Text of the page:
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State Officials Investigate Asian Carp Threat

Attorney General Greg Zoeller says he is asking national experts to help address the threat of Asian carp in Indiana waters.

The Indiana attorney general and the director of the federal government’s Asian Carp Regional Coordinating Committee, part of the White House Council on Environmental Quality, are traveling down the Wabash River to talk to local conservation groups and assess the threat Asian carp pose to Indiana waterways.

The team stopped in Terre Haute on Wednesday during the third day of the tour to talk to local officials about what they have seen.

Terre Haute Mayor Duke Bennett says city officials have been raising concerns for years about the impact Asian carp are having on the area’s most important natural resource – the Wabash River.

“When people could see the fish jumping out of the water, it was a shock. You couldn’t picture that,” Bennett says. “A lot of them haven’t seen it though, because they haven’t been on the river themselves. The Asian carp has really taken off and become an issue.”

The invasive fish, which was introduced to the U.S. in the 1970s to control weed and parasite growth in aquatic farms, can harm native fish because it breeds rapidly and crowds out the other fish.

A map from the University of Wisconsin shows how Asian carp, also known as Bighead and Silver carp, made their way into Indiana after traveling up the Mississippi River. They have been found mainly in the Ohio and Wabash Rivers.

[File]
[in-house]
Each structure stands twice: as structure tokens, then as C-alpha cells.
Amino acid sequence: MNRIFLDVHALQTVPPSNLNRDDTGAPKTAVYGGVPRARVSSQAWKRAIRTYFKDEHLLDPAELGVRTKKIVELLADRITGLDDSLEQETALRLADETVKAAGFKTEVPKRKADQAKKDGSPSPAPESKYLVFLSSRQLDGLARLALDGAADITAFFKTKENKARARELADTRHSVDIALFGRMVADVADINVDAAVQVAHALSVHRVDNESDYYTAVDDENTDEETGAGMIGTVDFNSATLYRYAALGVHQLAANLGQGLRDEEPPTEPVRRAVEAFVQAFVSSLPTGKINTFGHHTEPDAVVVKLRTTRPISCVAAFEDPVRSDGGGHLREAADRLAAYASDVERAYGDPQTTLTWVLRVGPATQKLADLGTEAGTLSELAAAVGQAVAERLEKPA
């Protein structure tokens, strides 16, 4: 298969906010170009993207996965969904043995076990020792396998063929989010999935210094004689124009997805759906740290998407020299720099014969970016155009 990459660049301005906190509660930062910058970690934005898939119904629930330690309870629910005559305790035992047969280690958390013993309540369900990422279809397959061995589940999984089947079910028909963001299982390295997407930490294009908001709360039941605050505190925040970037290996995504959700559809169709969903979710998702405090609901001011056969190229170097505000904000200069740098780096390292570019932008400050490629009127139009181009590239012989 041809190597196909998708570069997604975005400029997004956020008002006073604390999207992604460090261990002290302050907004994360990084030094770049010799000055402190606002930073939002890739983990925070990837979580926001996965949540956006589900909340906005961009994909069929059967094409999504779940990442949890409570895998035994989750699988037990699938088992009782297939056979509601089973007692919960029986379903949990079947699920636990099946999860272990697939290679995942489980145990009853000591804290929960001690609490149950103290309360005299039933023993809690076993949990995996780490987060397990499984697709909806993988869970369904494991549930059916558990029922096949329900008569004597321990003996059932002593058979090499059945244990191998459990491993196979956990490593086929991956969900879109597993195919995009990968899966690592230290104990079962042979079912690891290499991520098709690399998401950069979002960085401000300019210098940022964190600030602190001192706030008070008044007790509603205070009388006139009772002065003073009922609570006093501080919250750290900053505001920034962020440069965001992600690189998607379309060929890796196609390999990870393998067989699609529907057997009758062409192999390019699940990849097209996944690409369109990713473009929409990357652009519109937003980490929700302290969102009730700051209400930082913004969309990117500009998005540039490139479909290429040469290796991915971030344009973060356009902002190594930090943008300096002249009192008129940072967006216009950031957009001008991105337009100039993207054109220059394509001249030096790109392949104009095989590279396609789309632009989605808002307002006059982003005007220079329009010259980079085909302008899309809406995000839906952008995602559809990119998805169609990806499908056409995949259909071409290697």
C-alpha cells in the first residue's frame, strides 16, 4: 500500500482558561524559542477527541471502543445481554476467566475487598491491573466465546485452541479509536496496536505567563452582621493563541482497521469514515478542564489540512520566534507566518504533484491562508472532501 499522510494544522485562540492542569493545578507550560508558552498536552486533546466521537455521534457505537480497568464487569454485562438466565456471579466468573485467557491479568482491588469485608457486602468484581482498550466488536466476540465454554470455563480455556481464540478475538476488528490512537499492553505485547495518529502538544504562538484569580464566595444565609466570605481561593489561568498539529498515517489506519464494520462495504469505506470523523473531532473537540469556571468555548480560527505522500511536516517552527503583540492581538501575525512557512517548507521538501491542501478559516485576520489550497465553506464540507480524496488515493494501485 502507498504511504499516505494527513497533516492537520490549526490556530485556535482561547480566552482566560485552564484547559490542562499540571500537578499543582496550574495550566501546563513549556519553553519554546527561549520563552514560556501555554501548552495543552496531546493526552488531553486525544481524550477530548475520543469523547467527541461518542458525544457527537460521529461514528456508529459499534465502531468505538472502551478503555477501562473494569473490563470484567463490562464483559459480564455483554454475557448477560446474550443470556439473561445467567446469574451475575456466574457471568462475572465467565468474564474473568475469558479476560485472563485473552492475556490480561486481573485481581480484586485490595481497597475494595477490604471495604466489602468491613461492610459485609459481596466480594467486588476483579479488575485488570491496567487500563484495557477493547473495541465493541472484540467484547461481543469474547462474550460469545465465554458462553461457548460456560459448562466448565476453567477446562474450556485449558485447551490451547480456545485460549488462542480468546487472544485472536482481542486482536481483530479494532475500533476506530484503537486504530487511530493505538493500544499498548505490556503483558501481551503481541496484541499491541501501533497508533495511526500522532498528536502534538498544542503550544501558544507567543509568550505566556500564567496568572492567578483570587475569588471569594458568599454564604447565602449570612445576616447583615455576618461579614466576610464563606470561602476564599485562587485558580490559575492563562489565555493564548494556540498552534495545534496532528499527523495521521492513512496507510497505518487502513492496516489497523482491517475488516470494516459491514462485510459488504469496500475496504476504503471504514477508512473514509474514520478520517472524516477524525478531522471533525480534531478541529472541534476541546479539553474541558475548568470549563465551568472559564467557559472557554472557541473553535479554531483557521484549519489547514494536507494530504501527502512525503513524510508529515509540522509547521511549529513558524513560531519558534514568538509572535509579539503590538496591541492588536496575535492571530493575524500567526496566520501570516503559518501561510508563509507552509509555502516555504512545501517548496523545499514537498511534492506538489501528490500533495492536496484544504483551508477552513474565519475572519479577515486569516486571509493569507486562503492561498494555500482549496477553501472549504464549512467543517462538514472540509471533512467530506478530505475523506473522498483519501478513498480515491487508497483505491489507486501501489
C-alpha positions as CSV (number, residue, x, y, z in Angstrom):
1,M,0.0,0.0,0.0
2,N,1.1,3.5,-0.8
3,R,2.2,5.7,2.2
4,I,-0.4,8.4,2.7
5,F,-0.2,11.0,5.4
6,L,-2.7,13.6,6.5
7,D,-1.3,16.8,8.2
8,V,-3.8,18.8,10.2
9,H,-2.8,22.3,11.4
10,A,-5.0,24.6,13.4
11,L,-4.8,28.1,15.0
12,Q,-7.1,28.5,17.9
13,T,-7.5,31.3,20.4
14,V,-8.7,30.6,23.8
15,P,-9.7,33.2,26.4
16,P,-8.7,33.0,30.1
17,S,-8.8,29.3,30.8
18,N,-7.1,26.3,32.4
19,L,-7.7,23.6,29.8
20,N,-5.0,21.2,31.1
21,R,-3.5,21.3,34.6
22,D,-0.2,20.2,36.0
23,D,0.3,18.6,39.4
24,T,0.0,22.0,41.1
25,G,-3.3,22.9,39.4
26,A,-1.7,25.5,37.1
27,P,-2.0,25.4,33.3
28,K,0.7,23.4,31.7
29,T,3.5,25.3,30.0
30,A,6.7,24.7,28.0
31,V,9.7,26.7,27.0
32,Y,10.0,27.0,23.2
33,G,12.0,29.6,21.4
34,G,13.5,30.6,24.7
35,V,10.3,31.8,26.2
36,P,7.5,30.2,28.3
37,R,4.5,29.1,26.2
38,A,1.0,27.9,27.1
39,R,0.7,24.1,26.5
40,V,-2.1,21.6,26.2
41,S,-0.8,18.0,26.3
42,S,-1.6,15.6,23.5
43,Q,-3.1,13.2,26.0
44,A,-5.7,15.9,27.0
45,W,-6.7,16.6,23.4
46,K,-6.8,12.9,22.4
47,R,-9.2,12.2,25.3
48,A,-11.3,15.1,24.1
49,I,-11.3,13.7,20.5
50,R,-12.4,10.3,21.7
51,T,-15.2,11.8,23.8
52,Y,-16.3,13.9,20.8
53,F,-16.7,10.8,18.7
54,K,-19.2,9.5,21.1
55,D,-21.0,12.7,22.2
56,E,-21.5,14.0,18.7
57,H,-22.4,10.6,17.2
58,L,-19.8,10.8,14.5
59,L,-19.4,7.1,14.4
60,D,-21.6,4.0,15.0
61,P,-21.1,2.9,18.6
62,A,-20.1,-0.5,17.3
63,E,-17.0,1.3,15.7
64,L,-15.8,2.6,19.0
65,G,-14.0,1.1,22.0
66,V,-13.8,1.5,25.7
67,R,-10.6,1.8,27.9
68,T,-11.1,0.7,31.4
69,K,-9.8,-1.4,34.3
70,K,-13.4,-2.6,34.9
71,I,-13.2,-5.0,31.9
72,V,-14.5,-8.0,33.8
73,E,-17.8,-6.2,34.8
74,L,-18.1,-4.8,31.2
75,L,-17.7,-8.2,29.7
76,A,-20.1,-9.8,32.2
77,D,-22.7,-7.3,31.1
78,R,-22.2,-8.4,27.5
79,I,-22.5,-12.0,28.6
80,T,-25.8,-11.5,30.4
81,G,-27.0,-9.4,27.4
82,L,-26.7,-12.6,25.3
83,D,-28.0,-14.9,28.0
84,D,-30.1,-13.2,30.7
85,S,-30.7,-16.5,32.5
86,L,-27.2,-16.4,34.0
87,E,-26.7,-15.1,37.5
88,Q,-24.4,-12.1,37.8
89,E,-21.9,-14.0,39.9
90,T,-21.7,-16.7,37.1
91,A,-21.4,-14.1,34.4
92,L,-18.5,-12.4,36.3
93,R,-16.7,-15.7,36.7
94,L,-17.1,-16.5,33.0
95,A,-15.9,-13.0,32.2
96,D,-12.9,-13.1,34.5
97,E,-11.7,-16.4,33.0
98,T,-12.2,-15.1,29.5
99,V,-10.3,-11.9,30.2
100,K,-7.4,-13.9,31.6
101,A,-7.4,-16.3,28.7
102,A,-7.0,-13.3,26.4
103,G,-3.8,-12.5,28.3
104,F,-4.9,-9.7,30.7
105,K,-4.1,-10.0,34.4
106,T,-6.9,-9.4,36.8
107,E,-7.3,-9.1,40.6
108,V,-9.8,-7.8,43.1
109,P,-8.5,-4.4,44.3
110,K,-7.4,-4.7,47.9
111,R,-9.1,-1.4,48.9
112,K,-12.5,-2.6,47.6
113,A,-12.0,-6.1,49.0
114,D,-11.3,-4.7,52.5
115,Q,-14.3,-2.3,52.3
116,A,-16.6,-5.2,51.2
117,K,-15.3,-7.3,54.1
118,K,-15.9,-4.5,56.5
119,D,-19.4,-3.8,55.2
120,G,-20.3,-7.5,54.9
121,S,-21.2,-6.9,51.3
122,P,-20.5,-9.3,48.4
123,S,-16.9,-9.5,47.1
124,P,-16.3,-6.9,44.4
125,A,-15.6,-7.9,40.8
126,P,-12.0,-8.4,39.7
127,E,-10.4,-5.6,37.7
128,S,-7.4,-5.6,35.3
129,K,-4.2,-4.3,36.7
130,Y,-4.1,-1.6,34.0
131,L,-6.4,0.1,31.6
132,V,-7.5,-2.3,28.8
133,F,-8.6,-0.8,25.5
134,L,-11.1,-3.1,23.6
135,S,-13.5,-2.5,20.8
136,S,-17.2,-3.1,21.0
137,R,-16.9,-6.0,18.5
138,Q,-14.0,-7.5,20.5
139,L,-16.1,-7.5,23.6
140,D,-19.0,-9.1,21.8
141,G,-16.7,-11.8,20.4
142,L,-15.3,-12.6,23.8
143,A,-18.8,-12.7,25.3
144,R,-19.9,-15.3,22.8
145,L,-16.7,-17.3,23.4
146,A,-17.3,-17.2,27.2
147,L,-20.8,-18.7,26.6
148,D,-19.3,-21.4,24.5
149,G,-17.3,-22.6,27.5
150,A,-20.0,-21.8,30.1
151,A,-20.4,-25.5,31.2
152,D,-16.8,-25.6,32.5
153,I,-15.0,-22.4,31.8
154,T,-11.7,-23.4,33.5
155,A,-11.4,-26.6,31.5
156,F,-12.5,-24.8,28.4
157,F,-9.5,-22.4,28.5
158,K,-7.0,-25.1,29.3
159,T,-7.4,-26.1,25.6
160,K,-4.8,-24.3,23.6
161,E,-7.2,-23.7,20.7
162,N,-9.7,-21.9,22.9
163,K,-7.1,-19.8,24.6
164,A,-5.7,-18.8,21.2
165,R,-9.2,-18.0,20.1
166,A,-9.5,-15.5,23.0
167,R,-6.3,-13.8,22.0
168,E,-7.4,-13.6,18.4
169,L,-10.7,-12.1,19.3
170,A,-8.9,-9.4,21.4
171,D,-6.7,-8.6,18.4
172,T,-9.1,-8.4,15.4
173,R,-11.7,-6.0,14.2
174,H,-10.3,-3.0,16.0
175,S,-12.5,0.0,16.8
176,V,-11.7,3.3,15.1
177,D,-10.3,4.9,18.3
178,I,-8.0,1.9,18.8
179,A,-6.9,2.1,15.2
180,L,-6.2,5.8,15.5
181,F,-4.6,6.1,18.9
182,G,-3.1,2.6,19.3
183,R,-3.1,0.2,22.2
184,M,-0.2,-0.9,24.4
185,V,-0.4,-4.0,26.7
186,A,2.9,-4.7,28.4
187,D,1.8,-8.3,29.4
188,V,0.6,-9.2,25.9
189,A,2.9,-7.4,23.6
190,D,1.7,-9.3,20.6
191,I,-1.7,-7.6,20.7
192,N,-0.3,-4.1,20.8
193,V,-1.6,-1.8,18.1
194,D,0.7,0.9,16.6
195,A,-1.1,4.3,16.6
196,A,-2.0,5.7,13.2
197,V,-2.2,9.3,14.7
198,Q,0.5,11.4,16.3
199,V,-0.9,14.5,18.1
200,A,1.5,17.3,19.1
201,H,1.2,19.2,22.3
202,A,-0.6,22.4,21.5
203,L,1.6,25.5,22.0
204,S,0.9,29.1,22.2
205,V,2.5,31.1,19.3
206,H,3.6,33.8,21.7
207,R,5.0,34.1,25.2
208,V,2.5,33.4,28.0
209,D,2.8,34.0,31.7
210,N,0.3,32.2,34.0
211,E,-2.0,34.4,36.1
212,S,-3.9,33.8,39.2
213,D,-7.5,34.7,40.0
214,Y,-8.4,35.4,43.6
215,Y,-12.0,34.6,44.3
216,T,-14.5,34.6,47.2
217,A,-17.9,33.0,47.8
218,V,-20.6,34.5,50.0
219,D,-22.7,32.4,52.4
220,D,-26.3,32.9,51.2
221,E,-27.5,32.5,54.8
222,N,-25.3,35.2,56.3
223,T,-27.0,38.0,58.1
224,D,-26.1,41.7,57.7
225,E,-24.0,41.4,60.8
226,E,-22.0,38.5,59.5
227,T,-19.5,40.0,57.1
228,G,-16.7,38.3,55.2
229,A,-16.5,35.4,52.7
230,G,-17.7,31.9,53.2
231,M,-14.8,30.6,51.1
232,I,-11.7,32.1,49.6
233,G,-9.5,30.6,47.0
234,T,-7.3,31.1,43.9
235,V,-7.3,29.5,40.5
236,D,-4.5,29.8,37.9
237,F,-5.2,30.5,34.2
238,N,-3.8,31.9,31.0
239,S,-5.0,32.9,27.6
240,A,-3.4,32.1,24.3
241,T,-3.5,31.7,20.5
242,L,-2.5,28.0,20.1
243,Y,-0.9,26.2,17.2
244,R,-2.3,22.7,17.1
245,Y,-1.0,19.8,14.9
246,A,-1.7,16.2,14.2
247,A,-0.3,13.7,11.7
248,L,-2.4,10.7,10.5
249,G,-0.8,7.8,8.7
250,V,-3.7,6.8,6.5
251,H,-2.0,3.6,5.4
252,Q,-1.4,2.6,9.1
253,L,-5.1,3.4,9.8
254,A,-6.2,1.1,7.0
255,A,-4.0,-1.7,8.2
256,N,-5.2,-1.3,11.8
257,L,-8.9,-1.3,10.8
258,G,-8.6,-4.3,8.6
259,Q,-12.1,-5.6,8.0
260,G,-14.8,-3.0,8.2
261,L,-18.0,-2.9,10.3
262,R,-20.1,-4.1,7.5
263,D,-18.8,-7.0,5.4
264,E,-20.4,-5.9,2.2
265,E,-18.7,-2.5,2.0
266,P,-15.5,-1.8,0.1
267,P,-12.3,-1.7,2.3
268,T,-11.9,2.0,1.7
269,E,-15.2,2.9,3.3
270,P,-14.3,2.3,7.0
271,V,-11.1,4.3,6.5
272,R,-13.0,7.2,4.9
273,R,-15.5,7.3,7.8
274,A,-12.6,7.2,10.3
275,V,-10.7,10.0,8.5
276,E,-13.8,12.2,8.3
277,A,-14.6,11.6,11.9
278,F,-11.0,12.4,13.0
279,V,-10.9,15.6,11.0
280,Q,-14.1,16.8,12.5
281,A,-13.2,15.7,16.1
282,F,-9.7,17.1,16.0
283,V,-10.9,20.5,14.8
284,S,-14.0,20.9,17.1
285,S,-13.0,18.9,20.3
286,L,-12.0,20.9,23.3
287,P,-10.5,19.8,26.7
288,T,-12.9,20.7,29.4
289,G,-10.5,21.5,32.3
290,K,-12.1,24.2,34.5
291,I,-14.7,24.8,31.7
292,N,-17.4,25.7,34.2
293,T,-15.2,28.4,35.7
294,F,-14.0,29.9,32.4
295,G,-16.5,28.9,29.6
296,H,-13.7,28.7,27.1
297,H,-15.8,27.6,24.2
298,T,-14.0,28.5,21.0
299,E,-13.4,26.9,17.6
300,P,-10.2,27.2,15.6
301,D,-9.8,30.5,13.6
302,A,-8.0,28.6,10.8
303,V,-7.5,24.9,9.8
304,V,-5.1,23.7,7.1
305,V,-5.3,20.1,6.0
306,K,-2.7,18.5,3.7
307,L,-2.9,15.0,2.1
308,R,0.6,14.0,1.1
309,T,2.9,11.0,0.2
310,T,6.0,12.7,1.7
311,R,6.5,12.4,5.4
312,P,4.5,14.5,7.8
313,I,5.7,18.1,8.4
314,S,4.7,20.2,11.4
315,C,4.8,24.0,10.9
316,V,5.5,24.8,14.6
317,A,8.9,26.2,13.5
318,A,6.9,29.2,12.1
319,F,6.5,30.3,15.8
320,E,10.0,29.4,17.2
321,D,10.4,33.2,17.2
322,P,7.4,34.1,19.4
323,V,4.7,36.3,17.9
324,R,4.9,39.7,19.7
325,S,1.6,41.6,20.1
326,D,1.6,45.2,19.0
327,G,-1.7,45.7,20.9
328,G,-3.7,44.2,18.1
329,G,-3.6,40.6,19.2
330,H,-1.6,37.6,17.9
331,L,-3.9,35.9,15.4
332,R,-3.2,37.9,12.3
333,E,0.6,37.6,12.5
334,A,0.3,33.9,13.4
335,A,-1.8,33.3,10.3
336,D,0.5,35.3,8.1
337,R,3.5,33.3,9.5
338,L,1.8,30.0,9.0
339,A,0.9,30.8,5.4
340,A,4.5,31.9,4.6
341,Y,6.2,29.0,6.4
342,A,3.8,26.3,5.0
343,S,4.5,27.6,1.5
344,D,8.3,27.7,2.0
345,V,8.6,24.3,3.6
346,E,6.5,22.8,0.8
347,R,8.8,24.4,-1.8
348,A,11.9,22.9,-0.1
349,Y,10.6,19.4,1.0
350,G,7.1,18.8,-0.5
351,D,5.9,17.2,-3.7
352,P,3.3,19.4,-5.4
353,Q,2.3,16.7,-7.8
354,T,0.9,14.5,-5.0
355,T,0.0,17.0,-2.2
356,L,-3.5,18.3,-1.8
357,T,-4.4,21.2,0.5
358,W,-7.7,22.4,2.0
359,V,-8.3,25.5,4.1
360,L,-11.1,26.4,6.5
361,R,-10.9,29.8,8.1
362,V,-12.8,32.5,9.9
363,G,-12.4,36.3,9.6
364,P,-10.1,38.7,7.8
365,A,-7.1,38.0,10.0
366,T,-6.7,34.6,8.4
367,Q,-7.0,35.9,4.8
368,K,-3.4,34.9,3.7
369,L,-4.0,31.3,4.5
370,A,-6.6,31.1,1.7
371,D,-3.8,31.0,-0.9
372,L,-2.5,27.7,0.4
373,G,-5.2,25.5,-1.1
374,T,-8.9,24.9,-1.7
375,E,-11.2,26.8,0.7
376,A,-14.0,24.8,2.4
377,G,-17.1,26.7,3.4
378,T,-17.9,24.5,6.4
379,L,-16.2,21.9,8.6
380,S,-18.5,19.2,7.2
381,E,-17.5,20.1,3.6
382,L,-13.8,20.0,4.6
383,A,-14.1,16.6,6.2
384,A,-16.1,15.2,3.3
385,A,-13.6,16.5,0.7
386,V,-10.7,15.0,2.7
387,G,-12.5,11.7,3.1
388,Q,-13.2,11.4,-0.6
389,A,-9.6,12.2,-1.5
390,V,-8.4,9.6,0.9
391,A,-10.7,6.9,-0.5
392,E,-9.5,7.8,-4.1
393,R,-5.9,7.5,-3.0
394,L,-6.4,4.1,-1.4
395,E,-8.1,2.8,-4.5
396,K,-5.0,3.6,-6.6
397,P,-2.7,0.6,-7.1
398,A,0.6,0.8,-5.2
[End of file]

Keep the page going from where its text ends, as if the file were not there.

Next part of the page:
asian carp map

Photo: University of Wisconsin

A map indicates how Asian carp have spread north toward the Great Lakes.

The map also indicates where conservation officials in Illinois have installed an electric barrier aimed at keeping the fish from making their way into Lake Michigan. Some people suggested Indiana should take similar measures, but a Purdue University study released in December 2012 indicates electric barriers are not a viable solution.

“Based on these results, the use of electrical barriers to control bigheaded carps at early life history stages is likely impractical due to the large voltage gradients and high power densities necessary to transfer lethal power to embryos in open systems with ambient conductivities.”

Researchers said the amount of electricity it would take to kill the Asian carp embryos in the water would be hazardous to people and other aquatic life.

In addition, the electric barriers may not be as effective as some hoped. Researchers have found Asian carp DNA past the electric barriers and a study published this year indicates there is likely already Asian carp in the Great Lakes.

For now, Attorney General Zoeller is focusing on the spread of Asian carp in the Wabash River, which he calls an Indiana icon.

“Indiana did not cause the problem, and we are going to ask for some help in addressing the problem. I don’t think Hoosiers should be the one that have to pay all the cost to clean up the Wabash all the other rivers in our states,” Zoeller says.

Zoeller is warning people that the problem with Asian carp needs to be addressed now because it is only going to get worse.  He is continuing his tour Thursday and will end in New Harmony.

Gretchen Frazee contributed to this report.

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